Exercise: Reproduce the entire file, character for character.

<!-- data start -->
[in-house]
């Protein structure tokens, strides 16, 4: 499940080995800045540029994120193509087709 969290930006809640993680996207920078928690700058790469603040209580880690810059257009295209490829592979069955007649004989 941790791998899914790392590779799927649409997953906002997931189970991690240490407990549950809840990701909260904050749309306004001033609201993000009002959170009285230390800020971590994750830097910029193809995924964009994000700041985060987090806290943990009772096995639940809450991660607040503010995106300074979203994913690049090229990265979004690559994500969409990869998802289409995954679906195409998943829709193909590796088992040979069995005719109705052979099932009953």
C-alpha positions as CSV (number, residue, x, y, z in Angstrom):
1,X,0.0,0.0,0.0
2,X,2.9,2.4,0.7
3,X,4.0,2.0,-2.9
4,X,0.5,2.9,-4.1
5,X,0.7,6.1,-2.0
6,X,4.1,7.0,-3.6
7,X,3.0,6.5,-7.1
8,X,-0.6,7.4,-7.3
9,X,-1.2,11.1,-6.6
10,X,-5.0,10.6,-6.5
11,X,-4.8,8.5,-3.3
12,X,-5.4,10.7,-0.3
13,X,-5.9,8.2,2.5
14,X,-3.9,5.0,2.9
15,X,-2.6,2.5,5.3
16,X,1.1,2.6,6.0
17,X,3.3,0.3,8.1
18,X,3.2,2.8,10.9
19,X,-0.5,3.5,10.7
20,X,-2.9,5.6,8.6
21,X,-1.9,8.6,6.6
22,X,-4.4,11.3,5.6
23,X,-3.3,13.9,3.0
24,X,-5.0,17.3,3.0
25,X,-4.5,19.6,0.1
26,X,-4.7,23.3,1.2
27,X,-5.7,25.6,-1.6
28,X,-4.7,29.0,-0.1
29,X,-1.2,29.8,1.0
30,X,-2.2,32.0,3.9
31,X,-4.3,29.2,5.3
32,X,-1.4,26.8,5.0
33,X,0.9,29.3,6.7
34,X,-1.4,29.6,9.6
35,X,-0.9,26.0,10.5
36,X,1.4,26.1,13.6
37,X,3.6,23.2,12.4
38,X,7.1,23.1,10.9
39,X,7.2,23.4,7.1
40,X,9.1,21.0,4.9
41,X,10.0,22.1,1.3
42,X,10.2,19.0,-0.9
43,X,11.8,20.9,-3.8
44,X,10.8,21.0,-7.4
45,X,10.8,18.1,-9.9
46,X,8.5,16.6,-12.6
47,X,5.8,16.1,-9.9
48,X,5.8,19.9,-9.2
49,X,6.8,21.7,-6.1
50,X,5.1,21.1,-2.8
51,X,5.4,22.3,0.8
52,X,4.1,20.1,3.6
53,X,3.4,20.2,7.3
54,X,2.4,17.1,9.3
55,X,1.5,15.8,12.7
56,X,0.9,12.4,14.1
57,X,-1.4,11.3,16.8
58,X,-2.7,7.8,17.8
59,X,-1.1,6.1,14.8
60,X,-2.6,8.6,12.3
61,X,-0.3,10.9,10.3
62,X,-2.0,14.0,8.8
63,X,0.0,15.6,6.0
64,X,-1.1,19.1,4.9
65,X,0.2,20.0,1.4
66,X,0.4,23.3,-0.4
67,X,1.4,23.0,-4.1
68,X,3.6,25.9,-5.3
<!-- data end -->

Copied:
[in-house]
């Protein structure tokens, strides 16, 4: 499940080995800045540029994120193509087709 969290930006809640993680996207920078928690700058790469603040209580880690810059257009295209490829592979069955007649004989 941790791998899914790392590779799927649409997953906002997931189970991690240490407990549950809840990701909260904050749309306004001033609201993000009002959170009285230390800020971590994750830097910029193809995924964009994000700041985060987090806290943990009772096995639940809450991660607040503010995106300074979203994913690049090229990265979004690559994500969409990869998802289409995954679906195409998943829709193909590796088992040979069995005719109705052979099932009953």
C-alpha positions as CSV (number, residue, x, y, z in Angstrom):
1,X,0.0,0.0,0.0
2,X,2.9,2.4,0.7
3,X,4.0,2.0,-2.9
4,X,0.5,2.9,-4.1
5,X,0.7,6.1,-2.0
6,X,4.1,7.0,-3.6
7,X,3.0,6.5,-7.1
8,X,-0.6,7.4,-7.3
9,X,-1.2,11.1,-6.6
10,X,-5.0,10.6,-6.5
11,X,-4.8,8.5,-3.3
12,X,-5.4,10.7,-0.3
13,X,-5.9,8.2,2.5
14,X,-3.9,5.0,2.9
15,X,-2.6,2.5,5.3
16,X,1.1,2.6,6.0
17,X,3.3,0.3,8.1
18,X,3.2,2.8,10.9
19,X,-0.5,3.5,10.7
20,X,-2.9,5.6,8.6
21,X,-1.9,8.6,6.6
22,X,-4.4,11.3,5.6
23,X,-3.3,13.9,3.0
24,X,-5.0,17.3,3.0
25,X,-4.5,19.6,0.1
26,X,-4.7,23.3,1.2
27,X,-5.7,25.6,-1.6
28,X,-4.7,29.0,-0.1
29,X,-1.2,29.8,1.0
30,X,-2.2,32.0,3.9
31,X,-4.3,29.2,5.3
32,X,-1.4,26.8,5.0
33,X,0.9,29.3,6.7
34,X,-1.4,29.6,9.6
35,X,-0.9,26.0,10.5
36,X,1.4,26.1,13.6
37,X,3.6,23.2,12.4
38,X,7.1,23.1,10.9
39,X,7.2,23.4,7.1
40,X,9.1,21.0,4.9
41,X,10.0,22.1,1.3
42,X,10.2,19.0,-0.9
43,X,11.8,20.9,-3.8
44,X,10.8,21.0,-7.4
45,X,10.8,18.1,-9.9
46,X,8.5,16.6,-12.6
47,X,5.8,16.1,-9.9
48,X,5.8,19.9,-9.2
49,X,6.8,21.7,-6.1
50,X,5.1,21.1,-2.8
51,X,5.4,22.3,0.8
52,X,4.1,20.1,3.6
53,X,3.4,20.2,7.3
54,X,2.4,17.1,9.3
55,X,1.5,15.8,12.7
56,X,0.9,12.4,14.1
57,X,-1.4,11.3,16.8
58,X,-2.7,7.8,17.8
59,X,-1.1,6.1,14.8
60,X,-2.6,8.6,12.3
61,X,-0.3,10.9,10.3
62,X,-2.0,14.0,8.8
63,X,0.0,15.6,6.0
64,X,-1.1,19.1,4.9
65,X,0.2,20.0,1.4
66,X,0.4,23.3,-0.4
67,X,1.4,23.0,-4.1
68,X,3.6,25.9,-5.3